The death toll from a fire at Tehran’s Evin prison has risen to eight people, Iran’s judiciary said Monday.
The fire erupted Saturday amid ongoing protests, now in their fifth week, sparked by the death of Mahsa Amini, a 22-year-old woman held by the country’s morality police for failing to properly cover her hair with a hijab.
Iranian state media reported that the blaze was extinguished after several hours, and no detainees escaped.
In a statement, the U.S. State Department said, “We are following reports from Evin Prison with urgency. We are in contact with the Swiss as our protecting power. Iran is fully responsible for the safety of our wrongfully detained citizens, who should be released immediately.”
U.S. President Joe Biden said Saturday, the Iranian “government is so oppressive” and that he had an “enormous amount of respect for people marching in the streets.”
Evin Prison, which holds detainees facing security-related charges and includes dual-national citizens, has been charged by rights groups with abusing inmates. The facility has long been known for holding political prisoners as well as those with ties to the West who have been used by Iran as bargaining chips in international negotiations.
Nahid Delili, the wife of Shahab Delili, a dual-nationality prisoner in Evin, told VOA’s Persian service that she talked to her husband and that he is healthy.
In online videos, gunshots and explosions could be heard in the area of the prison.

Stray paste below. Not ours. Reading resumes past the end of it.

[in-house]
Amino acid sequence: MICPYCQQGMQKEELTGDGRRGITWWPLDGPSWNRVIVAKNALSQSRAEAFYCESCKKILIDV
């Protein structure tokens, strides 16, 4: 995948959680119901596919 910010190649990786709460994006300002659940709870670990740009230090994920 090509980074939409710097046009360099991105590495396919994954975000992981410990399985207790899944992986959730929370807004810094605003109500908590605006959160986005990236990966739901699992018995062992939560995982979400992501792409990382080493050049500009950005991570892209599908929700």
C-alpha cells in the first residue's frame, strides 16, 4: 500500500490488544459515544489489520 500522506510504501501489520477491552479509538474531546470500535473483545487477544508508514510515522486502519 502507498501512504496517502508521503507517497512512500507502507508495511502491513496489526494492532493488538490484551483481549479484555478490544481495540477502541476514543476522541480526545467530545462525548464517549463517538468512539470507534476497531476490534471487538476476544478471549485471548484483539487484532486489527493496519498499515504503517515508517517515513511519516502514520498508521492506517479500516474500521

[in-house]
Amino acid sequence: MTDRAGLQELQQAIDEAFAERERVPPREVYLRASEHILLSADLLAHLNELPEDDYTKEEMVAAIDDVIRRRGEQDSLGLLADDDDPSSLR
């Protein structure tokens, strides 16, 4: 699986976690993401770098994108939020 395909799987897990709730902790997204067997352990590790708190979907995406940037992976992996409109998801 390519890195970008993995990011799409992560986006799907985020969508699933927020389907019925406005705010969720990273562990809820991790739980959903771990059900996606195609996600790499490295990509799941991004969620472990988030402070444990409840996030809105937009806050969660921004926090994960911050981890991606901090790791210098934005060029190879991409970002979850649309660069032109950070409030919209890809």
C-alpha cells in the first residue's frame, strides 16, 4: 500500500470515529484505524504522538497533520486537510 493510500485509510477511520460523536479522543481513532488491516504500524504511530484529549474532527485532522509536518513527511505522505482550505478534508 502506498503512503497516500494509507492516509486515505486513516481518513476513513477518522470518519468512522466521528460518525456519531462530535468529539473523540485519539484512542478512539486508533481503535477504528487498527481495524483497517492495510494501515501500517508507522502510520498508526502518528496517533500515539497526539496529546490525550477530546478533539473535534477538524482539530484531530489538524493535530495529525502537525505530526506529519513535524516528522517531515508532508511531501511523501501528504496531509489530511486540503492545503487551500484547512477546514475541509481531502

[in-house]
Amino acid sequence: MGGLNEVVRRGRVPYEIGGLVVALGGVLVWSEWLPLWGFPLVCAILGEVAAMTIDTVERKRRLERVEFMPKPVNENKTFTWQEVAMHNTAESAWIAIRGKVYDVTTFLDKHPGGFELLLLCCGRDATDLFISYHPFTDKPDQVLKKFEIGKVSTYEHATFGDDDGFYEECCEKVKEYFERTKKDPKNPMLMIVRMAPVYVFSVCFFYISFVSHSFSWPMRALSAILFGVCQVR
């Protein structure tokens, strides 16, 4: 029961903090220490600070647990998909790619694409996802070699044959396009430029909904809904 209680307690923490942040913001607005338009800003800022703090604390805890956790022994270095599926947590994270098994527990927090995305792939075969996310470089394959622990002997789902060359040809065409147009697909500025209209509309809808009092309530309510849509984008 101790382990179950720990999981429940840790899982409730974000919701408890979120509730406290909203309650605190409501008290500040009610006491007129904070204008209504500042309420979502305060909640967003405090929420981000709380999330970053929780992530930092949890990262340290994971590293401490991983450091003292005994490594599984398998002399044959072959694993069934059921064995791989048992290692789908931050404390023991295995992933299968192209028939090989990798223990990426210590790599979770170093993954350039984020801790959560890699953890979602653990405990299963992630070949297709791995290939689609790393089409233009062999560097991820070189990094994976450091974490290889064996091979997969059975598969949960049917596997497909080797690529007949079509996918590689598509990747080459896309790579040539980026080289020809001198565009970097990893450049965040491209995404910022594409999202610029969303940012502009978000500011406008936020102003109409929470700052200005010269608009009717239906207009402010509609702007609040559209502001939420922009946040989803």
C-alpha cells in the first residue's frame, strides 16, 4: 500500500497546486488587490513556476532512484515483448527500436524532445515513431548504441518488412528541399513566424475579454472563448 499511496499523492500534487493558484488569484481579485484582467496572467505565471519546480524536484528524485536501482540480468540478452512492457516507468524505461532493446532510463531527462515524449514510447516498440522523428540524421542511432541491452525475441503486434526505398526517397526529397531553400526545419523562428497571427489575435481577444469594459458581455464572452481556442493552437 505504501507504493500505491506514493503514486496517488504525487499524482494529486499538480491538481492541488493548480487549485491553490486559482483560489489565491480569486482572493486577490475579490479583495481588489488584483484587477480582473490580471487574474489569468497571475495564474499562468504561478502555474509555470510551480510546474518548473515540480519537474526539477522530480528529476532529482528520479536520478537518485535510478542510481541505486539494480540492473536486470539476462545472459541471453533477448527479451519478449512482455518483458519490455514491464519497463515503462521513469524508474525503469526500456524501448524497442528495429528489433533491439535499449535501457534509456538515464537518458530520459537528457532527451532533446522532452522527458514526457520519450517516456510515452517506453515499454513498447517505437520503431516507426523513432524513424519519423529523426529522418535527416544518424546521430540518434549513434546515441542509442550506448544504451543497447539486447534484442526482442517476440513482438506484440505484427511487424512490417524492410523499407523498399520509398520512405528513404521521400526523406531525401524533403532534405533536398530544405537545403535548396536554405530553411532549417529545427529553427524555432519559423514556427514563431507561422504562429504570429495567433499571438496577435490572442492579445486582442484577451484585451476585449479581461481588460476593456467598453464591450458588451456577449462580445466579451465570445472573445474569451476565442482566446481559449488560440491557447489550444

Video of the fire circulated online, including shots ringing out as plumes of smoke rose into the sky amid the sound of an alarm. Soon after, the videos showed a protest breaking out on the street outside the prison, with many chanting “Death to the Dictator!” — a reference to Supreme Leader Ayatollah Ali Khamenei — and burning tires.
The videos appeared to show projectiles being launched into the prison by security forces, followed by the sound of at least two explosions. It wasn’t immediately clear what kind of rounds Iranian security forces used in the incident.
Traffic was heavy along major freeways near the prison, which is in the north of the capital. Many people honked to show their solidarity with the protests.
Authorities have attempted to distance the events at the prison from the ongoing protests, while state media has offered conflicting accounts of the violence.
Iran’s state-run IRNA news agency, citing one senior security official, had reported Saturday that inmates in one ward fought with prison personnel. The official said prisoners set fire to a warehouse full of prison uniforms.
The security official said the “rioters” were separated from other prisoners to de-escalate the conflict.
Later, Tehran prosecutor Ali Salehi said that the unrest was not related to the protests which have swept the country following Amini’s death. Rights groups say more than 200 protesters have been killed since demonstrations swept through Iran September 17, with Iranian authorities saying more than two dozen security force members have also been killed in the unrest.
But Iranian social media posts challenged state media accounts of the cause of the fire and apparent explosions at the prison. A former inmate of Evin and rights activist Atena Daemi said in a tweet Sunday that normally all prisoners are sent to their wards and the workshops are closed by sunset.
The video broadcast by state TV in the fire’s aftermath showed scorched walls and ceilings in a room it said was the upper floor of a sewing workshop at the prison.
“This fire was caused by a fight between some prisoners” in the sewing workshop, said Tehran Gov. Mohsen Mansouri. “The workshop was set up to create jobs” for prisoners, he said.
VOA’s Persian service contributed to this report. Some information came from Reuters and The Associated Press.